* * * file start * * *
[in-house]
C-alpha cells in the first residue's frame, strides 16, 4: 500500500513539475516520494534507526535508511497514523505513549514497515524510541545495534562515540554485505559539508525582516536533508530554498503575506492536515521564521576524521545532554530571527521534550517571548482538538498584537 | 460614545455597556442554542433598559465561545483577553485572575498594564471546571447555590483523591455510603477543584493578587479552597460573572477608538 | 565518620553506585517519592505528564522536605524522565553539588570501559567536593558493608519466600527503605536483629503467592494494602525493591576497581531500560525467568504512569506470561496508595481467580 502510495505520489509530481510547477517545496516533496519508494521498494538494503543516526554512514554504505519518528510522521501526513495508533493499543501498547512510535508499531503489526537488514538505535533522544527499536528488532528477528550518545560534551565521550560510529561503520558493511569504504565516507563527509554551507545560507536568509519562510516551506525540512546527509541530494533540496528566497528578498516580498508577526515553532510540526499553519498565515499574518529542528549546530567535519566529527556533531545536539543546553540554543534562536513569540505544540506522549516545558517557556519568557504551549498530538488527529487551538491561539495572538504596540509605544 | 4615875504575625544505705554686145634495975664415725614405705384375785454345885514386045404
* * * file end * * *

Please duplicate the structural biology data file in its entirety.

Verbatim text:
[in-house]
C-alpha cells in the first residue's frame, strides 16, 4: 500500500513539475516520494534507526535508511497514523505513549514497515524510541545495534562515540554485505559539508525582516536533508530554498503575506492536515521564521576524521545532554530571527521534550517571548482538538498584537 | 460614545455597556442554542433598559465561545483577553485572575498594564471546571447555590483523591455510603477543584493578587479552597460573572477608538 | 565518620553506585517519592505528564522536605524522565553539588570501559567536593558493608519466600527503605536483629503467592494494602525493591576497581531500560525467568504512569506470561496508595481467580 502510495505520489509530481510547477517545496516533496519508494521498494538494503543516526554512514554504505519518528510522521501526513495508533493499543501498547512510535508499531503489526537488514538505535533522544527499536528488532528477528550518545560534551565521550560510529561503520558493511569504504565516507563527509554551507545560507536568509519562510516551506525540512546527509541530494533540496528566497528578498516580498508577526515553532510540526499553519498565515499574518529542528549546530567535519566529527556533531545536539543546553540554543534562536513569540505544540506522549516545558517557556519568557504551549498530538488527529487551538491561539495572538504596540509605544 | 4615875504575625544505705554686145634495975664415725614405705384375785454345885514386045404